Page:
Of course, Guy de Lusignan, as King of Jerusalem, could have vetoed de Ridefort’s suggestion as soon as it was made, but, true to his vacillating nature, he had acceded to de Ridefort’s demands, encouraged by Reynald de Chatillon, another formidable Templar and a sometime ally of the Master of the Temple. De Chatillon, a vicious and foresworn law unto himself and even more arrogant and autocratic than de Ridefort, was the castellan of the fortress of Kerak, known as the Crow’s Castle, the most formidable fortress in the world, and he held the distinction of being the man whom Saladin, Sultan of Egypt, Syria, and Mesopotamia, hated most in all the Frankish armies.
And so the signal had been passed and the army of Jerusalem, the greatest single army ever assembled by the eighty-year-old kingdom, had stopped and made camp, while the legions of Saladin’s vast army—its cavalry alone outnumbered the Franks by ten to one—almost completely encircled them. Hemmed in on all sides even before night fell, the Frankish army of twelve hundred knights, supported by ten thousand foot soldiers and some two thousand light cavalry, made an uncomfortable camp, dismayed and unnerved, alas too late, by the swift-breaking news that the well by which their leaders had chosen to stop was dry. No one had thought to check it in advance.
When a light breeze sprang up at nightfall they were grateful for the coolness it brought, but within the hour they were cursing it for blowing the smoke among them throughout the night.
Now the sky was growing pale with the first light of the approaching day, and Sinclair knew, deep in his gut, that the likelihood of him or any of his companions surviving the coming hours was slim at best. The odds against them were laughable.
The Temple Knights, whose motto was “First to attack; last to retreat,” loved to boast that a single Christian sword could rout a hundred enemies. That arrogant belief had led to an incredible slaughter of a large force of Templars and Hospitallers at Cresson, a month and some days earlier. Every man in the Christian force, except for the Master de Ridefort himself and four wounded, nameless knights, had gone down to death that day. But the army surrounding them this day would quickly put the lie to such vaunting nonsense, probably once and for all. Saladin’s army was composed almost entirely of versatile, resilient light cavalry. Mounted on superbly agile Yemeni horses and lightly armored for speed, these warriors were armed with weapons of damascened steel and light, lethal lances with shafts made from reeds. Thoroughly trained in the tactics of swift attack and withdrawal, they operated in small, fast, highly mobile squadrons and were well organized, well led and disciplined. There were countless thousands of them, and they all spoke the same language, Arabic, which gave them an enormous advantage over the Franks, many of whom could not speak the language of the Christians fighting next to them.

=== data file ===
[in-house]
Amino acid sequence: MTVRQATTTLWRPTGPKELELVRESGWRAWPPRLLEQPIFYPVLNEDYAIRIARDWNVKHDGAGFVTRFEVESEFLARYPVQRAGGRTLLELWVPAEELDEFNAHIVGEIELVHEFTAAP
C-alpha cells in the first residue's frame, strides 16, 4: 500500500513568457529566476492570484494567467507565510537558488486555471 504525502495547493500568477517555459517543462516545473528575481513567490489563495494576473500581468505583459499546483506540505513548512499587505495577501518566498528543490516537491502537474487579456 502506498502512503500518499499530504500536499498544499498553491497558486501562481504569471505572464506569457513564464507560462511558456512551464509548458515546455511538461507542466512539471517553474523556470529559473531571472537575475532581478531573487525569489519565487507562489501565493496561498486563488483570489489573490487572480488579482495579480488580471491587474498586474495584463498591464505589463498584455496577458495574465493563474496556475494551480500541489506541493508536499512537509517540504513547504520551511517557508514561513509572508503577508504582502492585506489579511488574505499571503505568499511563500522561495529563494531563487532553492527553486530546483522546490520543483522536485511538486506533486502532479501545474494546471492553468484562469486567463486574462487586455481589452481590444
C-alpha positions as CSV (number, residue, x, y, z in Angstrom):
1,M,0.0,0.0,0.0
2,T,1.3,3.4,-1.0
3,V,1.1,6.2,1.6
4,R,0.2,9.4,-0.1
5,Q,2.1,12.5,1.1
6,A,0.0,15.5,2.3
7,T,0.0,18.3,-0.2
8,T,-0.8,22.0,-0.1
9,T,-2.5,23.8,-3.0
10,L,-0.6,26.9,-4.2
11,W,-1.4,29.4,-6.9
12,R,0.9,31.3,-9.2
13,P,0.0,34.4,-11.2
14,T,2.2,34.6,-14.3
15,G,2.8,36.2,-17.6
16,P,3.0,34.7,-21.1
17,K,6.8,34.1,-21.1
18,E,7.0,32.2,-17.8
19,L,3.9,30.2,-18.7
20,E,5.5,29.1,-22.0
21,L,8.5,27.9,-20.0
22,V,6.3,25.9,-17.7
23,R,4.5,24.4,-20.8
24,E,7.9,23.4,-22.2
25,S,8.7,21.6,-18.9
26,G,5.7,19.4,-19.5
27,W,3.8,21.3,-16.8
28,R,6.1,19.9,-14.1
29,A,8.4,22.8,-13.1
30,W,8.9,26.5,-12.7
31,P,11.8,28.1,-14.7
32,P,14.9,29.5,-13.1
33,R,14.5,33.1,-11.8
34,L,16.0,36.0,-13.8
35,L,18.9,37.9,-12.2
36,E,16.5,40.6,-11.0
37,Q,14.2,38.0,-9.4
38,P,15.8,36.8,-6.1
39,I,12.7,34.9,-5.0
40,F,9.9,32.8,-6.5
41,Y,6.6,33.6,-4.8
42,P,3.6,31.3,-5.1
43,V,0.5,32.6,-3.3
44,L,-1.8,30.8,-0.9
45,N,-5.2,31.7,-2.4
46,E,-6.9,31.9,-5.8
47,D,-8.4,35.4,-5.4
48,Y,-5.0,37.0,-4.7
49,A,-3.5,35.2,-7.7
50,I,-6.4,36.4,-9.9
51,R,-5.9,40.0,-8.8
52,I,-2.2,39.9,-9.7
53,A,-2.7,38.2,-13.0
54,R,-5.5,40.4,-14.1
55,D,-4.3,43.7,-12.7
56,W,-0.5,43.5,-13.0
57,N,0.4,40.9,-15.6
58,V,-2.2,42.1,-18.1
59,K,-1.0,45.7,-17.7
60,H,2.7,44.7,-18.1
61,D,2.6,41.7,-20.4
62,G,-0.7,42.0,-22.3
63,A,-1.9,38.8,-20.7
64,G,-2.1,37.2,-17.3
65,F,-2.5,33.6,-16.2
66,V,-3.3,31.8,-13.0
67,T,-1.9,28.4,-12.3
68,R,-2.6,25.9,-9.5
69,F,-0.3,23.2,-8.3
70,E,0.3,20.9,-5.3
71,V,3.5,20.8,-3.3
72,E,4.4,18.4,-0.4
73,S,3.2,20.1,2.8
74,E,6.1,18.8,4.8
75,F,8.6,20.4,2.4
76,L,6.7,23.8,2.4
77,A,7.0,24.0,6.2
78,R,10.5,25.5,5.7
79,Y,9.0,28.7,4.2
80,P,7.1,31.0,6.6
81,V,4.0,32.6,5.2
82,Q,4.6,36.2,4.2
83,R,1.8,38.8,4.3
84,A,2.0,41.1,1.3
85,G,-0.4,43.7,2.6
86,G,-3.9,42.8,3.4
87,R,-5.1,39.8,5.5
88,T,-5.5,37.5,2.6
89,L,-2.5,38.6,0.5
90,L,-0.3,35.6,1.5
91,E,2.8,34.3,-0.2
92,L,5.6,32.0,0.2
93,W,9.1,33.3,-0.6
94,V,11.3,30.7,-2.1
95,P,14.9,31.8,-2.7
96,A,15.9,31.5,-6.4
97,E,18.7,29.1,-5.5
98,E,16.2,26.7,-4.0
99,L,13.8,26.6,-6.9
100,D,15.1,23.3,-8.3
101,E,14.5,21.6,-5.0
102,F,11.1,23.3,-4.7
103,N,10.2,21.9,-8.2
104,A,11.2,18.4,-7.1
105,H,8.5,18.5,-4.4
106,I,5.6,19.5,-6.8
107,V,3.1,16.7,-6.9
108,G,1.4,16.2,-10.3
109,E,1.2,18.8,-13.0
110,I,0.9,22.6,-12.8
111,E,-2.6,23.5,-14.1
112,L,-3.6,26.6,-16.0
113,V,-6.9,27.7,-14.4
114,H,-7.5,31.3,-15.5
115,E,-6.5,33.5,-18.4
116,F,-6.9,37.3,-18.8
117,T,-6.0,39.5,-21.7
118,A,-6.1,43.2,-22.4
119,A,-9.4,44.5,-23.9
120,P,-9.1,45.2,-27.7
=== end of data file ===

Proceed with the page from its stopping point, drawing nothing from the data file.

Sinclair had known for months that the army Saladin had gathered for this Holy War—the host that now surrounded the Frankish army—contained contingents from Asia Minor, Egypt, Syria, and Mesopotamia, and he knew, too, that leadership of the various divisions of the army had been entrusted to Saladin’s ferocious Kurdish allies, his elite troops. The mounted cavalry alone, according to rumor, numbered somewhere in the realm of fifteen thousand, and he had seen with his own eyes that the supporting host accompanying them was so vast it filled the horizon as it approached the Frankish camp, stretching as far as the eye could see. Sinclair had clearly heard the number of eighty thousand swords being passed from mouth to mouth among his own ranks. He believed the number to be closer to fifty thousand, but he gained no comfort from that.